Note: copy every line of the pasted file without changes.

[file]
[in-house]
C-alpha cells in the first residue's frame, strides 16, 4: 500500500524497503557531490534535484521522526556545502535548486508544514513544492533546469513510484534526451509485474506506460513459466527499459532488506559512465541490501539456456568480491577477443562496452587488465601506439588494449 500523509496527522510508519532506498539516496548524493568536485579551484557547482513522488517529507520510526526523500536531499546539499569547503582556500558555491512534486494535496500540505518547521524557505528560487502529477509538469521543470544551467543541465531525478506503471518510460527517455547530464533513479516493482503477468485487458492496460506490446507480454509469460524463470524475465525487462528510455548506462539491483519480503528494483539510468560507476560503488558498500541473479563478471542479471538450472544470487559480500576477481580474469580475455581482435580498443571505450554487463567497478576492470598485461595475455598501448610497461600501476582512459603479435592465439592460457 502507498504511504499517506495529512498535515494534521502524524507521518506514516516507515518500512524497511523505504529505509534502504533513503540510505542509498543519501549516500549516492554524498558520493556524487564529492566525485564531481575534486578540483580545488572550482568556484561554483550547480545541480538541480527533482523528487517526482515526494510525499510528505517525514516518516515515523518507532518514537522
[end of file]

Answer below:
[in-house]
C-alpha cells in the first residue's frame, strides 16, 4: 500500500524497503557531490534535484521522526556545502535548486508544514513544492533546469513510484534526451509485474506506460513459466527499459532488506559512465541490501539456456568480491577477443562496452587488465601506439588494449 500523509496527522510508519532506498539516496548524493568536485579551484557547482513522488517529507520510526526523500536531499546539499569547503582556500558555491512534486494535496500540505518547521524557505528560487502529477509538469521543470544551467543541465531525478506503471518510460527517455547530464533513479516493482503477468485487458492496460506490446507480454509469460524463470524475465525487462528510455548506462539491483519480503528494483539510468560507476560503488558498500541473479563478471542479471538450472544470487559480500576477481580474469580475455581482435580498443571505450554487463567497478576492470598485461595475455598501448610497461600501476582512459603479435592465439592460457 502507498504511504499517506495529512498535515494534521502524524507521518506514516516507515518500512524497511523505504529505509534502504533513503540510505542509498543519501549516500549516492554524498558520493556524487564529492566525485564531481575534486578540483580545488572550482568556484561554483550547480545541480538541480527533482523528487517526482515526494510525499510528505517525514516518516515515523518507532518514537522